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Rural sewage treatment

Essentially this is the same procedure as within a municipal district. The one major difference being that there is no 'make-it-all-ok' treatment plant. We are in the hands of nature and we have to be sensitive to the natural phenomena or things can go horribly wrong (i.e. the simple systems fail, and we’re quite literally in the pooh!).

The three types of rural sewage systems

  1. Pit latrines or long drop toilets, which are just holes dug in the ground with a privacy shed.
  2. Septic tanks with their soakaway drain or leach field - rudimentary, time-tested, usually single-house 'sewage plants'.
  3. Package plants compact treatment works, which may serve one large home or country lodge up to a cluster of neighbouring residences or public facilities.

  1. Pit latrines

    The Pit latrine or 'long drop' is probably the most numerous group of toilet type worldwide. Usually found in sub-economic, primitive or socially disadvantaged communities, it is essentially what its name implies: a hole in the ground. A pit toilet will last until it fills. This is infinitely variable and a factor of size combined with frequency of usage. Diet also pays its part, the higher the 'fibre' the quicker it fills. Read more on Pit latrines.

  2. Septic tanks

    Septic tanks are believed to be invented over 150 years ago in France when peasants flocked together swelling townships at the commencement of the Industrial Revolution. Septic tanks consist of two separate parts:

    1. A pair of in-ground digestion tanks that receive and break down water-borne faecal material from the dwelling;
    2. A soakaway (French drain, seepage drain or leach field) where the transporting water containing dissolved/emulsified COD is progressively 'cleaned' and 'polished' by slowly soaking over a wide surface area into the surrounding soil.
    For septic tanks to function properly, it is essential that they receive only human sewage wastes and not waste 'grey' wash water. They do not require any energy input and work on anaerobic principles. There are limitations on the positioning and suitability of soakaways vis-á-vis soil types, etc. Read more about Septic tanks.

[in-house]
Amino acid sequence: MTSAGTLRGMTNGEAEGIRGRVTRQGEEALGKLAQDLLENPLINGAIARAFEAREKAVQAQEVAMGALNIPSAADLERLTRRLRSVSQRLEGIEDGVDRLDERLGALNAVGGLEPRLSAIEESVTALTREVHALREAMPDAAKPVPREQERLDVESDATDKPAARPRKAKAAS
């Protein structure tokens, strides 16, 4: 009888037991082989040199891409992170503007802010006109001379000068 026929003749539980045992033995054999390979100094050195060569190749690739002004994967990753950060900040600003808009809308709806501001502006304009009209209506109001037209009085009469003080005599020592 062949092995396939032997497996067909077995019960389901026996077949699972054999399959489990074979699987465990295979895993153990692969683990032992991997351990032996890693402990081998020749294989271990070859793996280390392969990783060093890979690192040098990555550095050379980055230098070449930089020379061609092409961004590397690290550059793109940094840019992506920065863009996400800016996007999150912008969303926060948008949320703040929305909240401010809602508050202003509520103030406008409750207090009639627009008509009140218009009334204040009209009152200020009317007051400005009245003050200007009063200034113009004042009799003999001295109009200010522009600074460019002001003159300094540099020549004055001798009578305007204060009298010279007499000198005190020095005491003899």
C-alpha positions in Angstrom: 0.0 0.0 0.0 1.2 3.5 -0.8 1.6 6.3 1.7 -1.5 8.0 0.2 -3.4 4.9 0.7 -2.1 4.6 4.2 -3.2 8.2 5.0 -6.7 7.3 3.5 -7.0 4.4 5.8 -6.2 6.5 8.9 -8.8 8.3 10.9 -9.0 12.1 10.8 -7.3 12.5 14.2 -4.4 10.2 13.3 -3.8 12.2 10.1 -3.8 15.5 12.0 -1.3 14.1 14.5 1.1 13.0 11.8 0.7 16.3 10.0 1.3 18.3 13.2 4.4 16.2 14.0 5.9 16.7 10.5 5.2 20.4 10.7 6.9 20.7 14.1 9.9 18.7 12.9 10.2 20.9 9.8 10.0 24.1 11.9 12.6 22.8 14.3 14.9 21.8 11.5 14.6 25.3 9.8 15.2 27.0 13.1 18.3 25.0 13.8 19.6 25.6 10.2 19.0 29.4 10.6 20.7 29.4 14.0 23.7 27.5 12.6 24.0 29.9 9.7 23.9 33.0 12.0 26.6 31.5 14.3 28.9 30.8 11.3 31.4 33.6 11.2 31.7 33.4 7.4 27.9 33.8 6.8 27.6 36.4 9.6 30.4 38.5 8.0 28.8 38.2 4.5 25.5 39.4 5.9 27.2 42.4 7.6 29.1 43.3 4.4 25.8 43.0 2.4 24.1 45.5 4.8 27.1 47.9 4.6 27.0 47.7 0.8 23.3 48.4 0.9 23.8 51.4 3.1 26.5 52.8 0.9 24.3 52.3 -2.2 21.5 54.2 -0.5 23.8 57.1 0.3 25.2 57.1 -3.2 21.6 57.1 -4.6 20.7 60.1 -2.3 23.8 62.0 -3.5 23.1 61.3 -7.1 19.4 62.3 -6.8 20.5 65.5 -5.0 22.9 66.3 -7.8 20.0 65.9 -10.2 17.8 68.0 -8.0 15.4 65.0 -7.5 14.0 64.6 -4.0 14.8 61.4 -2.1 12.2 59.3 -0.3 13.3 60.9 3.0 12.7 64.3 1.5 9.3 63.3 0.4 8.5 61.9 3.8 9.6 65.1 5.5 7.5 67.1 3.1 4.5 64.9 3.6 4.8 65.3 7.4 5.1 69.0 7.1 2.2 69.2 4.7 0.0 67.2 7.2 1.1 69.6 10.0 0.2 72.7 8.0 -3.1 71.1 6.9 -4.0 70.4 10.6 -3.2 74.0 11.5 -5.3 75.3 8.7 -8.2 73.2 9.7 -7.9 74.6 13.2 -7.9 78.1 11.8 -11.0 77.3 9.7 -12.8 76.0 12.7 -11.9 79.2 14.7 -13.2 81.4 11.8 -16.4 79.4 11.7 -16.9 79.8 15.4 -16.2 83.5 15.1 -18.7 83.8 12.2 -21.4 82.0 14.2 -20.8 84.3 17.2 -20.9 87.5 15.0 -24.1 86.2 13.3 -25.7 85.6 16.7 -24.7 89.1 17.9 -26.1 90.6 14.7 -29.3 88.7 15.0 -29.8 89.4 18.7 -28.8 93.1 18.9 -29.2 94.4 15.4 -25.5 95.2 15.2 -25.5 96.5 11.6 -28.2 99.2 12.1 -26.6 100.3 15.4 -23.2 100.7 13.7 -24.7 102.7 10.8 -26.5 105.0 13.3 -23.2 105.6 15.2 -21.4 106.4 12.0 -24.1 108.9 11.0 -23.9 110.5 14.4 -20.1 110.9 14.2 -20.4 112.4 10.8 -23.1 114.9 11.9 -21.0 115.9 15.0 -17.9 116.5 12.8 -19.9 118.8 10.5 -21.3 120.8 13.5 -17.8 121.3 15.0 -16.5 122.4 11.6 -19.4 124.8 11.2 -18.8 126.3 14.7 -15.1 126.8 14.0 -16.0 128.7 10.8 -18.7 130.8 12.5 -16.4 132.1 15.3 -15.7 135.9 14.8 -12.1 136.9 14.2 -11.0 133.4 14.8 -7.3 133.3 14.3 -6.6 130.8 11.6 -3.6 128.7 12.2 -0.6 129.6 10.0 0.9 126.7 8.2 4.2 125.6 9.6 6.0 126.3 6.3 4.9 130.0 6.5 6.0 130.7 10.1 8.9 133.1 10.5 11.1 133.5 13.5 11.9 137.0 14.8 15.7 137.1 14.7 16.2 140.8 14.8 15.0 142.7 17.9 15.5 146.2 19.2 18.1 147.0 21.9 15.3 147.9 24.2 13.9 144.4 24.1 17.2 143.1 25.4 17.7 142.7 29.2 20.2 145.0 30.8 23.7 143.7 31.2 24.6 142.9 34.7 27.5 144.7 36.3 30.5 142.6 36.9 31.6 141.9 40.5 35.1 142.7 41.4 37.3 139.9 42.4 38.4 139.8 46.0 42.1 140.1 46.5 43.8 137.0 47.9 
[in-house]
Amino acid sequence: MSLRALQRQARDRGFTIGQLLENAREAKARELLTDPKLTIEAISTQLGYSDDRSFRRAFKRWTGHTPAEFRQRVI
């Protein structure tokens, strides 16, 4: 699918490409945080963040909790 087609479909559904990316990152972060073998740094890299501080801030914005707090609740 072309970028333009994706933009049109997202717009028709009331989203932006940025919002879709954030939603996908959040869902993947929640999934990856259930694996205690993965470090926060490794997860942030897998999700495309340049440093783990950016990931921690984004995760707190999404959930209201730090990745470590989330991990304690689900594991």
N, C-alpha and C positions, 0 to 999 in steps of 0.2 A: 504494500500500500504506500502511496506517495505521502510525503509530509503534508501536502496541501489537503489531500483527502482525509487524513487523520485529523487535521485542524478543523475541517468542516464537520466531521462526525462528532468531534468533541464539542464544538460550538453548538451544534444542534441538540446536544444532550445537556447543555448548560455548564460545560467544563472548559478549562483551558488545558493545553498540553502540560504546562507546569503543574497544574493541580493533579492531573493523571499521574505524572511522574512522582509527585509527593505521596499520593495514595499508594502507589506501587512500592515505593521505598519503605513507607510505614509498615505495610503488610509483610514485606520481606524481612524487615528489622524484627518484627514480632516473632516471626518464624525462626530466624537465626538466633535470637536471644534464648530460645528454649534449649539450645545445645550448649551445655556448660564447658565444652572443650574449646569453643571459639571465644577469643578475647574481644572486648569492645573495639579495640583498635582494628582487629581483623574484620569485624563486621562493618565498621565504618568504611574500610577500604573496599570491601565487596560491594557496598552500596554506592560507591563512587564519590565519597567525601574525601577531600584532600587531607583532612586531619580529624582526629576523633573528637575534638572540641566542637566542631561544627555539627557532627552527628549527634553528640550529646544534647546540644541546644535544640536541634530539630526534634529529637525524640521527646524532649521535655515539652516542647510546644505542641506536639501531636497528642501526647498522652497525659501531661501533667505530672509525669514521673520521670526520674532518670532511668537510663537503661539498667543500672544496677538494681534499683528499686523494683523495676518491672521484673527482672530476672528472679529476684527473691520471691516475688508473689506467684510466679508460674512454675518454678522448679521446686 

3. Sewage treatment package plants

    These are relatively new innovations, replacing the soakaways in sensitive or crowded areas. Generally additions to the 'biodigesting' septic tanks, they can be designed to produce final effluent of good (re-usable) quality. Learn more about Sewage treatment package plants.

Managing rural sewage

There are DWAF regulations regarding the proximity of sewage disposal systems to natural water courses. As a general rule, there must be at least 100m from the discharge point (your soakaway, for example) to the centre of the water course/river in upper/inland catchment areas. The soakaway must also be above the highest flood line recorded in the last 50 years.

An existing septic tank may be granted special dispensation. But if it is a new construction, it may be necessary to catch the sewage in a small wet-well and pump it back to a point where a tank and/or soakaway can be placed outside the influence of the water course. If in doubt ask your local catchment manager as the goal posts are often moved.

BIO-SYSTEMS products that aid rural sewage disposal include:

  1. Pit Latrine Reviver (PLR)
  2. Septic Tank Reviver (STR)

Click on the BIO-SYSTEMS Product table for a complete list of products. Also see our Pit latrine case histories.

We supply drawings for both septic tanks and soakaways and can advise on the sizes necessary if you let us know the number of residents and the soil type. There is a small fee for this, usually around R250 + Vat for the full package, which we can send to you via email. For more details and publications on septic systems please ask us on

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